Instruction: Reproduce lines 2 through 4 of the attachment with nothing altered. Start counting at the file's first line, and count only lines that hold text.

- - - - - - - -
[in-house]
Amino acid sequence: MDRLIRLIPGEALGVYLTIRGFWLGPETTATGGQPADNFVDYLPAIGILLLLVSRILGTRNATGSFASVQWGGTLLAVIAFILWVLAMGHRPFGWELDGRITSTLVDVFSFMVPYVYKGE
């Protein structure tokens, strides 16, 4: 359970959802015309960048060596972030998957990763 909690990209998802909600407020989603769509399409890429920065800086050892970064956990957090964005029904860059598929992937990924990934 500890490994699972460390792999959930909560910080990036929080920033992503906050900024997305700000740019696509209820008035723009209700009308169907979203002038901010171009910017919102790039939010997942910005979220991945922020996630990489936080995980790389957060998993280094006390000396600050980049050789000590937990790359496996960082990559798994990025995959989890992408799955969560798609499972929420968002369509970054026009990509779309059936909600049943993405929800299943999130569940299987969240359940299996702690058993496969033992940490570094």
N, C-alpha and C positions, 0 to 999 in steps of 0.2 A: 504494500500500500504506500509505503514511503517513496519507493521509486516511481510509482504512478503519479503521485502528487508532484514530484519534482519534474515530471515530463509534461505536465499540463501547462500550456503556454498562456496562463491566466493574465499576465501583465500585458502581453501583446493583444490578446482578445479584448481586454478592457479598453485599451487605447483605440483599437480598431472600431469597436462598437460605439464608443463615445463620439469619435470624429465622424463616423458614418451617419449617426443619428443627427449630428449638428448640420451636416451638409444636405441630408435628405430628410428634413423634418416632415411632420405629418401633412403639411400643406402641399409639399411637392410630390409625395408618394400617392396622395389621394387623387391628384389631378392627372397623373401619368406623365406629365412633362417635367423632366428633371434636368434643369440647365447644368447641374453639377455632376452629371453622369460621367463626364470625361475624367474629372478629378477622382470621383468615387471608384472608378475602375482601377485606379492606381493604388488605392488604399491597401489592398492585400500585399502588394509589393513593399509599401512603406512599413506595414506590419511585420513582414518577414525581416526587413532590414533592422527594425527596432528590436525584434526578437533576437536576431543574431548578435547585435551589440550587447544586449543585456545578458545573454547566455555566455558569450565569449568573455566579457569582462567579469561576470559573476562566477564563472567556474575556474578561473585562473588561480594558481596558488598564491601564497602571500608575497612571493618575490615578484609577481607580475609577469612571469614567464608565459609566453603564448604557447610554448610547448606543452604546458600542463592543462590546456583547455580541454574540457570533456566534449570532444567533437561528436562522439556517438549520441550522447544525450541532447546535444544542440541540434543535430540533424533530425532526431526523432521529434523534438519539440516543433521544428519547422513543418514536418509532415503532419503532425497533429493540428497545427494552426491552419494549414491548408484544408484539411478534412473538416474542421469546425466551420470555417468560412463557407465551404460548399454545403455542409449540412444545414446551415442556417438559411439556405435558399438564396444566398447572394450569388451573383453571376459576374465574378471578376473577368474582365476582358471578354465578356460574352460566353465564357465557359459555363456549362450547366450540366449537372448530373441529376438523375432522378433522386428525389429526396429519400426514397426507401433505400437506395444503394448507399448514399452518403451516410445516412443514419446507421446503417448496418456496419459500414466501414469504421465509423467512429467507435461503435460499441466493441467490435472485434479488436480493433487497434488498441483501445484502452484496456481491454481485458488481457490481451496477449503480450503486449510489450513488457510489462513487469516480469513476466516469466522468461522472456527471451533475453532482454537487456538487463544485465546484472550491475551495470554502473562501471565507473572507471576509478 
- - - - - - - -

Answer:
Amino acid sequence: MDRLIRLIPGEALGVYLTIRGFWLGPETTATGGQPADNFVDYLPAIGILLLLVSRILGTRNATGSFASVQWGGTLLAVIAFILWVLAMGHRPFGWELDGRITSTLVDVFSFMVPYVYKGE
């Protein structure tokens, strides 16, 4: 359970959802015309960048060596972030998957990763 909690990209998802909600407020989603769509399409890429920065800086050892970064956990957090964005029904860059598929992937990924990934 500890490994699972460390792999959930909560910080990036929080920033992503906050900024997305700000740019696509209820008035723009209700009308169907979203002038901010171009910017919102790039939010997942910005979220991945922020996630990489936080995980790389957060998993280094006390000396600050980049050789000590937990790359496996960082990559798994990025995959989890992408799955969560798609499972929420968002369509970054026009990509779309059936909600049943993405929800299943999130569940299987969240359940299996702690058993496969033992940490570094």
N, C-alpha and C positions, 0 to 999 in steps of 0.2 A: 504494500500500500504506500509505503514511503517513496519507493521509486516511481510509482504512478503519479503521485502528487508532484514530484519534482519534474515530471515530463509534461505536465499540463501547462500550456503556454498562456496562463491566466493574465499576465501583465500585458502581453501583446493583444490578446482578445479584448481586454478592457479598453485599451487605447483605440483599437480598431472600431469597436462598437460605439464608443463615445463620439469619435470624429465622424463616423458614418451617419449617426443619428443627427449630428449638428448640420451636416451638409444636405441630408435628405430628410428634413423634418416632415411632420405629418401633412403639411400643406402641399409639399411637392410630390409625395408618394400617392396622395389621394387623387391628384389631378392627372397623373401619368406623365406629365412633362417635367423632366428633371434636368434643369440647365447644368447641374453639377455632376452629371453622369460621367463626364470625361475624367474629372478629378477622382470621383468615387471608384472608378475602375482601377485606379492606381493604388488605392488604399491597401489592398492585400500585399502588394509589393513593399509599401512603406512599413506595414506590419511585420513582414518577414525581416526587413532590414533592422527594425527596432528590436525584434526578437533576437536576431543574431548578435547585435551589440550587447544586449543585456545578458545573454547566455555566455558569450565569449568573455566579457569582462567579469561576470559573476562566477564563472567556474575556474578561473585562473588561480594558481596558488598564491601564497602571500608575497612571493618575490615578484609577481607580475609577469612571469614567464608565459609566453603564448604557447610554448610547448606543452604546458600542463592543462590546456583547455580541454574540457570533456566534449570532444567533437561528436562522439556517438549520441550522447544525450541532447546535444544542440541540434543535430540533424533530425532526431526523432521529434523534438519539440516543433521544428519547422513543418514536418509532415503532419503532425497533429493540428497545427494552426491552419494549414491548408484544408484539411478534412473538416474542421469546425466551420470555417468560412463557407465551404460548399454545403455542409449540412444545414446551415442556417438559411439556405435558399438564396444566398447572394450569388451573383453571376459576374465574378471578376473577368474582365476582358471578354465578356460574352460566353465564357465557359459555363456549362450547366450540366449537372448530373441529376438523375432522378433522386428525389429526396429519400426514397426507401433505400437506395444503394448507399448514399452518403451516410445516412443514419446507421446503417448496418456496419459500414466501414469504421465509423467512429467507435461503435460499441466493441467490435472485434479488436480493433487497434488498441483501445484502452484496456481491454481485458488481457490481451496477449503480450503486449510489450513488457510489462513487469516480469513476466516469466522468461522472456527471451533475453532482454537487456538487463544485465546484472550491475551495470554502473562501471565507473572507471576509478 